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Food Transparency
July 2014

Vermont Demands GMO Labeling

woman-shoppingVermont Senator David Zuckerman and Representative Carolyn Partridge spearheaded efforts for the state to pass the nation’s first unrestricted mandatory labeling bill for genetically modified organisms (GMO). The state legislature’s collective efforts, lasting more than a decade, led to an unprecedented, game-changing new law signed by Governor Peter Shumlin on April 23. Anticipating the current lawsuit by Monsanto and the Grocery Manufacturers Association, Vermont has set aside $10 million for legal fees. The Organic Manufacturers Association is working to expand funding behind Vermont’s defense because the outcome could affect all 50 states.

Unless legally overturned, starting July 1, 2016, products sold in Vermont that contain more than 0.9 percent GMO content contamination will require a statement on the label indicating that genetic engineering was used. Products that contain GMOs and are labeled cannot also label their products as “natural”. The bill, however, does not apply to labels for milk, eggs and meat from animals fed GMOs.


Donate to Vermont’s defense fund at Tinyurl.com/SupportGMOLabeling.

 
Yummy Berries Cut Heart Attack Risk by a Third
June 2014

Eat Up for Cardiovascular Protection

berriesEating three or more servings of blueberries and strawberries a week may help women reduce their risk of a heart attack, according to research from the University of East Anglia, in collaboration with the Harvard School of Public Health. The berries contain high levels of powerful flavonoids called anthocyanins, which may help dilate arteries, counter buildup of plaque and provide other cardiovascular benefits.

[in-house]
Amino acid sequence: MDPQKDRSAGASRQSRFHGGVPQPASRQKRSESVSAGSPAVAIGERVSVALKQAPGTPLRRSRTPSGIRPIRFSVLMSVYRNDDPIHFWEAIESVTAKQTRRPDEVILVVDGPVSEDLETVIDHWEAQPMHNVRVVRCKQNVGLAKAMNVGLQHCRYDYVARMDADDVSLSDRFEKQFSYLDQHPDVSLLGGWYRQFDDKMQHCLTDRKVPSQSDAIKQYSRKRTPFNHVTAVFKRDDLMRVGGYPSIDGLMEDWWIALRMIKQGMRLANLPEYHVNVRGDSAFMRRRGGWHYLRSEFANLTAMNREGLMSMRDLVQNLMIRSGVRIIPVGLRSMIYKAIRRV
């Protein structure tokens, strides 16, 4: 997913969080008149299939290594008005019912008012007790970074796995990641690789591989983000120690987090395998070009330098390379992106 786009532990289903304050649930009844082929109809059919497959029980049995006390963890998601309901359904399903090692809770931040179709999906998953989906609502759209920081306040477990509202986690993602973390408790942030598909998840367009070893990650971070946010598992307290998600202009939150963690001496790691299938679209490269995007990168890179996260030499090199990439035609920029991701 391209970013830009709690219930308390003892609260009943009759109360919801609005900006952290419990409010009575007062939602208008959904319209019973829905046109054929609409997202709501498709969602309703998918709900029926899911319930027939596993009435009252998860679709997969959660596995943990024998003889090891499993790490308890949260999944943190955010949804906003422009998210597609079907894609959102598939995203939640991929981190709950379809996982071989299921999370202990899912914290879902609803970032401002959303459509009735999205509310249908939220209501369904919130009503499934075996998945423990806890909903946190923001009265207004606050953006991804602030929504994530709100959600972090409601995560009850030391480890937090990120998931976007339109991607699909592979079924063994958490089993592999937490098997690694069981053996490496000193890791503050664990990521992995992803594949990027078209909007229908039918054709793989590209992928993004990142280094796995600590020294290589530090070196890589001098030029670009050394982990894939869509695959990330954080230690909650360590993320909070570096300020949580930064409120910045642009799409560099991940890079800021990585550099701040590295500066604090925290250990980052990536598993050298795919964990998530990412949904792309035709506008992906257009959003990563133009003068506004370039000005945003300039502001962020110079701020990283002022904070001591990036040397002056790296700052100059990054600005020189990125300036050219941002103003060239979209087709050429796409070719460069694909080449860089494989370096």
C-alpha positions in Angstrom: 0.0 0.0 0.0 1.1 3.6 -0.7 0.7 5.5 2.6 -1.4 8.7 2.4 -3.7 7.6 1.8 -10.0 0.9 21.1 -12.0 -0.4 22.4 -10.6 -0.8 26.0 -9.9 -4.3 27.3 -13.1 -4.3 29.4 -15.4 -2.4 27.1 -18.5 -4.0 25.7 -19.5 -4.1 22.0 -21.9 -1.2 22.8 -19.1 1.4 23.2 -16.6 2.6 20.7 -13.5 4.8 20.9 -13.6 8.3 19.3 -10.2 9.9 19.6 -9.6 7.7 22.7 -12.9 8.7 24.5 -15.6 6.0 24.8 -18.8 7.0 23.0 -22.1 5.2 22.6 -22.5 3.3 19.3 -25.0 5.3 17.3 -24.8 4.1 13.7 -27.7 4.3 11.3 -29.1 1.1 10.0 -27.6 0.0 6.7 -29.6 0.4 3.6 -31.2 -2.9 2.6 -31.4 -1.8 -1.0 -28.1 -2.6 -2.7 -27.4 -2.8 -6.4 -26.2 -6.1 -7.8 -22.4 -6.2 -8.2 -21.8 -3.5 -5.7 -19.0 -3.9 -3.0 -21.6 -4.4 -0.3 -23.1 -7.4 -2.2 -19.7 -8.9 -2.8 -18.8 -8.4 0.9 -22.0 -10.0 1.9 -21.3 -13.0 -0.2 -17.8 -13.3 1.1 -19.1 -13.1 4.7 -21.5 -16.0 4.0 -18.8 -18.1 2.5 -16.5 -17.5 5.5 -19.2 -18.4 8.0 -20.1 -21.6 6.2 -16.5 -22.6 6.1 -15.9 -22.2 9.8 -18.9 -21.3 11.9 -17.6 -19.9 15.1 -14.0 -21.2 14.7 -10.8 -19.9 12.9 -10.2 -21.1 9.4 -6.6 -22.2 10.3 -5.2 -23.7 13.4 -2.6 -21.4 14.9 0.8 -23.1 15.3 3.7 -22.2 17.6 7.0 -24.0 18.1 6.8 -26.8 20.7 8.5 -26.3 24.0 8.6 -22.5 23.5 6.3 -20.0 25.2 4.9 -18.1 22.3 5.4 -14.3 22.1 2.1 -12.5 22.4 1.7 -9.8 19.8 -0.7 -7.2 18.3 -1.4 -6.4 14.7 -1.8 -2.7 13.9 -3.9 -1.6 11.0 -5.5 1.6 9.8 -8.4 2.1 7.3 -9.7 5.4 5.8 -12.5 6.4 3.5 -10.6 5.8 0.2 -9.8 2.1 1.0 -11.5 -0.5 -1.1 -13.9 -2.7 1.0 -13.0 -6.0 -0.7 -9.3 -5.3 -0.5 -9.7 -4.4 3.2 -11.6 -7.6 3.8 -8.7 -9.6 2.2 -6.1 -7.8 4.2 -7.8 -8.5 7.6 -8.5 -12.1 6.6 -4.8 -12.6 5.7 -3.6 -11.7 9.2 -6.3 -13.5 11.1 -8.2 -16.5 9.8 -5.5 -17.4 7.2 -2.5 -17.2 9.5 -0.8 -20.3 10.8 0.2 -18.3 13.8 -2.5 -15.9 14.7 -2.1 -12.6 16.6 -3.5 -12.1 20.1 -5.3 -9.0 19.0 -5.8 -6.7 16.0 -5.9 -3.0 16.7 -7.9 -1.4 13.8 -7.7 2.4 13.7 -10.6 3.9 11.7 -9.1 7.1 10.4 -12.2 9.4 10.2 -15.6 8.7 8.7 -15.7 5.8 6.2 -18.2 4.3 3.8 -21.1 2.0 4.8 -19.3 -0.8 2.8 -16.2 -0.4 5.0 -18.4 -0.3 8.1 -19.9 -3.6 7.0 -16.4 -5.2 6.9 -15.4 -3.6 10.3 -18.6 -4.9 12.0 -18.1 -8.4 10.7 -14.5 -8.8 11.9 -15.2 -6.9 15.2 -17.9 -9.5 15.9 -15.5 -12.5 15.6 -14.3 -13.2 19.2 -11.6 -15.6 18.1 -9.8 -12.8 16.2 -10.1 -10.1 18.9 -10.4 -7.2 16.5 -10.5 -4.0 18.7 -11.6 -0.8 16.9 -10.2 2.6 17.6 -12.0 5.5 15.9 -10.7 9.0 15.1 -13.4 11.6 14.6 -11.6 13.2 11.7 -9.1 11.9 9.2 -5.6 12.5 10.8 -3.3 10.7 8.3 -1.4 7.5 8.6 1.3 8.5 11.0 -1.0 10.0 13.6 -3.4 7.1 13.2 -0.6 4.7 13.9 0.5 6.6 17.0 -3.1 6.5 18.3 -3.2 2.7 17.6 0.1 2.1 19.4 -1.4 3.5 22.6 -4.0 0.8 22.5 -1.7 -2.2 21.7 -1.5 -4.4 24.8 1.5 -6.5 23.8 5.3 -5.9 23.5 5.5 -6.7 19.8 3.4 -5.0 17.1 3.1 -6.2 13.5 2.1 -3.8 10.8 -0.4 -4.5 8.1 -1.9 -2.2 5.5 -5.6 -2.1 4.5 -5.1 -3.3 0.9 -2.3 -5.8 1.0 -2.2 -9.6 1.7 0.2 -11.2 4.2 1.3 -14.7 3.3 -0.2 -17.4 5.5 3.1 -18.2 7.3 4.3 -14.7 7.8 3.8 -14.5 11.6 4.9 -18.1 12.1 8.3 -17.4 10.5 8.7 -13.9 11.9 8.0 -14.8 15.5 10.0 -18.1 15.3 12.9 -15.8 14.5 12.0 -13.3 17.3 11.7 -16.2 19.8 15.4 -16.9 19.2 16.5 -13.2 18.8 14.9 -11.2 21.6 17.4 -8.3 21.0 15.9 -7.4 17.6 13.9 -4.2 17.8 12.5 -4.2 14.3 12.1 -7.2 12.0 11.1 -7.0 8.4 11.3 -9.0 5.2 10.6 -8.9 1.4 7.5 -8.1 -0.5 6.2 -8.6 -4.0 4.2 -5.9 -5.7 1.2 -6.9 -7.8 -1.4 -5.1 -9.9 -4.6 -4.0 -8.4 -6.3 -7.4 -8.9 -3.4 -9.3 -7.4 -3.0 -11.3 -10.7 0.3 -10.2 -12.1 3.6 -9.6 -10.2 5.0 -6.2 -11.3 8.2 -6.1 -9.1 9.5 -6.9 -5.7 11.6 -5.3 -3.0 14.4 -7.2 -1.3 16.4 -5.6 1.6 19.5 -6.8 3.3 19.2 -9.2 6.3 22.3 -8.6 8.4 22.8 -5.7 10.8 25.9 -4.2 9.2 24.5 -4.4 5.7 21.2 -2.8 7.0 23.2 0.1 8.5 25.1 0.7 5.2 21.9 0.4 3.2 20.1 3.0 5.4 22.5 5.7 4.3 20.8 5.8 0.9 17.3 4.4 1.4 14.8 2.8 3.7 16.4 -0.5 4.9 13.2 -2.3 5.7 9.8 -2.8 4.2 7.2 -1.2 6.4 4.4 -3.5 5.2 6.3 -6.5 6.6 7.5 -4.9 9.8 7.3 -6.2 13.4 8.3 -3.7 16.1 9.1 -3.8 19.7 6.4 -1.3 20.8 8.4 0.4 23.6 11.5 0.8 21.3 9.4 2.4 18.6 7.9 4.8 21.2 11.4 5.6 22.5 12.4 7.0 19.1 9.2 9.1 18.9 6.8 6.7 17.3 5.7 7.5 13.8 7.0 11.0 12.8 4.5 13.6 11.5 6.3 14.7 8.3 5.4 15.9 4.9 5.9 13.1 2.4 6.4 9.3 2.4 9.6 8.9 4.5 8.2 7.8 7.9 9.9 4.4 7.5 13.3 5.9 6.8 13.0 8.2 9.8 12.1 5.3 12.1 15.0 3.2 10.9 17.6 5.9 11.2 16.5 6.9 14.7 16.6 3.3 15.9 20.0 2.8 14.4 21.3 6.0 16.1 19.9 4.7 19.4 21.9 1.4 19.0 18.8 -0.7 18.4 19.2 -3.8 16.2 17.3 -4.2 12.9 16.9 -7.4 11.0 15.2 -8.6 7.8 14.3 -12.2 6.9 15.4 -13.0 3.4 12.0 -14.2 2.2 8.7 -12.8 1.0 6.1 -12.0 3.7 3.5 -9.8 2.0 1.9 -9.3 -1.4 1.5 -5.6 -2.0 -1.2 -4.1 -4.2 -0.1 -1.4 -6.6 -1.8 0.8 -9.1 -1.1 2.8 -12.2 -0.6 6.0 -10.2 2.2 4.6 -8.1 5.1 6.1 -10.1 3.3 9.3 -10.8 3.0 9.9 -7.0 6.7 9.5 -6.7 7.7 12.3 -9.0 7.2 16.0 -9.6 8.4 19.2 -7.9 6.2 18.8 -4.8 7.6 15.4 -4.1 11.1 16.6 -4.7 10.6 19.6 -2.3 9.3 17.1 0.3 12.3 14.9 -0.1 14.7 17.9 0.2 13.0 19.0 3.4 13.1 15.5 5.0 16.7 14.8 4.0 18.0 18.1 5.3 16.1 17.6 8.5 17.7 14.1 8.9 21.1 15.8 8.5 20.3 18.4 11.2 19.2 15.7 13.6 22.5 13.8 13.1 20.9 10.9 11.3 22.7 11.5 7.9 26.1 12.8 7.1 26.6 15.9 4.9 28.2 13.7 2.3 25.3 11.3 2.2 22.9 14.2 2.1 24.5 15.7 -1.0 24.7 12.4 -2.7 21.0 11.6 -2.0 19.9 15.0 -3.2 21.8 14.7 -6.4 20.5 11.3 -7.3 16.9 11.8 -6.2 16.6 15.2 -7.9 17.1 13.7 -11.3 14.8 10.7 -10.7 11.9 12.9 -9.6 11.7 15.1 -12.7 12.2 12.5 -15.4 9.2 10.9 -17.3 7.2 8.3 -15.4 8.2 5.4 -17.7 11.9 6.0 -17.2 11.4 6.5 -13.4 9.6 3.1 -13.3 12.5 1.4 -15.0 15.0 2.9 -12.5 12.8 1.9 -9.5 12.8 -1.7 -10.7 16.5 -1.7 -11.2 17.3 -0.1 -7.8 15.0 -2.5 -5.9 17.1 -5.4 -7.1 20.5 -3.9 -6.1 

Published in Circulation: Journal of the American Heart Association, the study involved 93,600 women ages 25 to 42 that completed questionnaires about their diet every four years for over 16 years. Those that ate the most berries had a 32 percent reduction in heart attack risk compared with those that ate them once a month or less, even if they ate a diet rich in other fruits and vegetables.

“This is the first study to look at the impact of diet in younger and middle-aged women,” remarks the study’s lead author, Aedín Cassidy, Ph.D., head of the university’s nutrition department. “Even at an early age, eating more of these fruits may reduce risk of a heart attack later in life.”

 
Honeybee Hit
June 2014

Scientists Nab Fungicide as Bee Killer

bee-on-flowerColony collapse disorder, the mysterious mass die-off of honeybees that pollinate $30 billion worth of crops in the U.S., has been well documented, with toxic insecticides identified as the primary culprits. Now, scientists at the University of Maryland and the U.S. Department of Agriculture have expanded the identification of components of the toxic brew of pesticides and fungicides contaminating pollen and decimating the bee colonies that collect it to feed their hives.

A study of eight agricultural chemicals associated with increased risk of infection by parasites found that bees that ate pollen contaminated with fungicides were three times as likely to be infected. Widely used fungicides had previously been accepted as harmless for bees because they are designed to kill fungus, not insects.

Dennis vanEngelsdorp, the study’s lead author, states, “There’s growing evidence that fungicides may be affecting the bees on their own, highlighting a need to reassess how we label these agricultural chemicals.” Labels on pesticides warn farmers not to spray when pollinating bees are in the vicinity, but such precautions have not applied to fungicides.


Source: qz.com

 
Healthy Homemade Infant Food Reduces Kids’ Allergies
May 2014

Start Children on a Diet Rich in Fruits and Veggies Early On

baby-eating-foodA study published in the Journal of Allergy and Clinical Immunology reports that infants that were fed more homemade foods comprising a higher percentage of fruits and vegetables were less likely to develop food allergies. In assessing youngsters of the same age, researchers from the University of Southampton Medical College, in the UK, followed 41 children that had developed food allergies by the age of 2, alongside 82 non-allergic infants. After tracking the toddlers’ diets with food diaries and conducting allergy testing, the researchers found that infants fed more of the healthier homemade diet had a significantly lower incidence of food allergies as toddlers.

 
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